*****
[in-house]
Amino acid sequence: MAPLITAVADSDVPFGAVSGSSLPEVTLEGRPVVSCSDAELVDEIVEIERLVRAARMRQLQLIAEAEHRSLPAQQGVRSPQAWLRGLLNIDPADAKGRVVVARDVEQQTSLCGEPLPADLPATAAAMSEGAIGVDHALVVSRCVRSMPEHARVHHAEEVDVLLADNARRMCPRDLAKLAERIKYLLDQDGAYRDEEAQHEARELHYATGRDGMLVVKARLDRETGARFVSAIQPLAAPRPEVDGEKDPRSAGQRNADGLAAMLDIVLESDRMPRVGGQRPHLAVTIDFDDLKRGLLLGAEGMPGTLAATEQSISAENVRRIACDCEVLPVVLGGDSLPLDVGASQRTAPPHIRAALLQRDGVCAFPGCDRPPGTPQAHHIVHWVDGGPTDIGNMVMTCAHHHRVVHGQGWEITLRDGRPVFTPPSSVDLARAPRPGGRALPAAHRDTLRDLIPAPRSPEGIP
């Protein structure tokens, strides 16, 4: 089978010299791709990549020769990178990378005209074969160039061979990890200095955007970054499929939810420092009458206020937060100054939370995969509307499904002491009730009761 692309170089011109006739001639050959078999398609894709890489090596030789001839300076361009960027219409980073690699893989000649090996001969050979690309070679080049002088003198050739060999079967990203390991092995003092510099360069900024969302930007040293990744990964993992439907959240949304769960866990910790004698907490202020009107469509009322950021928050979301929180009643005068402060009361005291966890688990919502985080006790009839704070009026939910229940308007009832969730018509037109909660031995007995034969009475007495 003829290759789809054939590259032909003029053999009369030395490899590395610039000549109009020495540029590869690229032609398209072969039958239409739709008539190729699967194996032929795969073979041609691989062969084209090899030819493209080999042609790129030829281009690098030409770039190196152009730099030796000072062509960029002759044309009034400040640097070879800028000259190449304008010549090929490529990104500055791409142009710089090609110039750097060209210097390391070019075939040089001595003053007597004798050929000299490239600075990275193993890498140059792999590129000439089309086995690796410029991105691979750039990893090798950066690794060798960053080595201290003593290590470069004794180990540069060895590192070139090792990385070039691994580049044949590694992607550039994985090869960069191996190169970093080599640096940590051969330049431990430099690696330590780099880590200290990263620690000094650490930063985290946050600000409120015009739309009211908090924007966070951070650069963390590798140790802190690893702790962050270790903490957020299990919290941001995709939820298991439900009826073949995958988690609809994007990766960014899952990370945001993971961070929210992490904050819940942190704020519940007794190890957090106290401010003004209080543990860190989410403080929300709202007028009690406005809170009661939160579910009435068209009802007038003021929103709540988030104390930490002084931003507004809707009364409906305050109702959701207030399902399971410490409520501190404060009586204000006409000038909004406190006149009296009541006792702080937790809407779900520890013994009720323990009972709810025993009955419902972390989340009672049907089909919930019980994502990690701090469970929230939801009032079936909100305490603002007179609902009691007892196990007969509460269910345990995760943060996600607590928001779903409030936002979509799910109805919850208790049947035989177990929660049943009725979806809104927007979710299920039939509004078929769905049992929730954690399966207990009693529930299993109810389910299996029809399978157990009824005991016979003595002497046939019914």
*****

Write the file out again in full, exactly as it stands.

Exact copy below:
[in-house]
Amino acid sequence: MAPLITAVADSDVPFGAVSGSSLPEVTLEGRPVVSCSDAELVDEIVEIERLVRAARMRQLQLIAEAEHRSLPAQQGVRSPQAWLRGLLNIDPADAKGRVVVARDVEQQTSLCGEPLPADLPATAAAMSEGAIGVDHALVVSRCVRSMPEHARVHHAEEVDVLLADNARRMCPRDLAKLAERIKYLLDQDGAYRDEEAQHEARELHYATGRDGMLVVKARLDRETGARFVSAIQPLAAPRPEVDGEKDPRSAGQRNADGLAAMLDIVLESDRMPRVGGQRPHLAVTIDFDDLKRGLLLGAEGMPGTLAATEQSISAENVRRIACDCEVLPVVLGGDSLPLDVGASQRTAPPHIRAALLQRDGVCAFPGCDRPPGTPQAHHIVHWVDGGPTDIGNMVMTCAHHHRVVHGQGWEITLRDGRPVFTPPSSVDLARAPRPGGRALPAAHRDTLRDLIPAPRSPEGIP
């Protein structure tokens, strides 16, 4: 089978010299791709990549020769990178990378005209074969160039061979990890200095955007970054499929939810420092009458206020937060100054939370995969509307499904002491009730009761 692309170089011109006739001639050959078999398609894709890489090596030789001839300076361009960027219409980073690699893989000649090996001969050979690309070679080049002088003198050739060999079967990203390991092995003092510099360069900024969302930007040293990744990964993992439907959240949304769960866990910790004698907490202020009107469509009322950021928050979301929180009643005068402060009361005291966890688990919502985080006790009839704070009026939910229940308007009832969730018509037109909660031995007995034969009475007495 003829290759789809054939590259032909003029053999009369030395490899590395610039000549109009020495540029590869690229032609398209072969039958239409739709008539190729699967194996032929795969073979041609691989062969084209090899030819493209080999042609790129030829281009690098030409770039190196152009730099030796000072062509960029002759044309009034400040640097070879800028000259190449304008010549090929490529990104500055791409142009710089090609110039750097060209210097390391070019075939040089001595003053007597004798050929000299490239600075990275193993890498140059792999590129000439089309086995690796410029991105691979750039990893090798950066690794060798960053080595201290003593290590470069004794180990540069060895590192070139090792990385070039691994580049044949590694992607550039994985090869960069191996190169970093080599640096940590051969330049431990430099690696330590780099880590200290990263620690000094650490930063985290946050600000409120015009739309009211908090924007966070951070650069963390590798140790802190690893702790962050270790903490957020299990919290941001995709939820298991439900009826073949995958988690609809994007990766960014899952990370945001993971961070929210992490904050819940942190704020519940007794190890957090106290401010003004209080543990860190989410403080929300709202007028009690406005809170009661939160579910009435068209009802007038003021929103709540988030104390930490002084931003507004809707009364409906305050109702959701207030399902399971410490409520501190404060009586204000006409000038909004406190006149009296009541006792702080937790809407779900520890013994009720323990009972709810025993009955419902972390989340009672049907089909919930019980994502990690701090469970929230939801009032079936909100305490603002007179609902009691007892196990007969509460269910345990995760943060996600607590928001779903409030936002979509799910109805919850208790049947035989177990929660049943009725979806809104927007979710299920039939509004078929769905049992929730954690399966207990009693529930299993109810389910299996029809399978157990009824005991016979003595002497046939019914």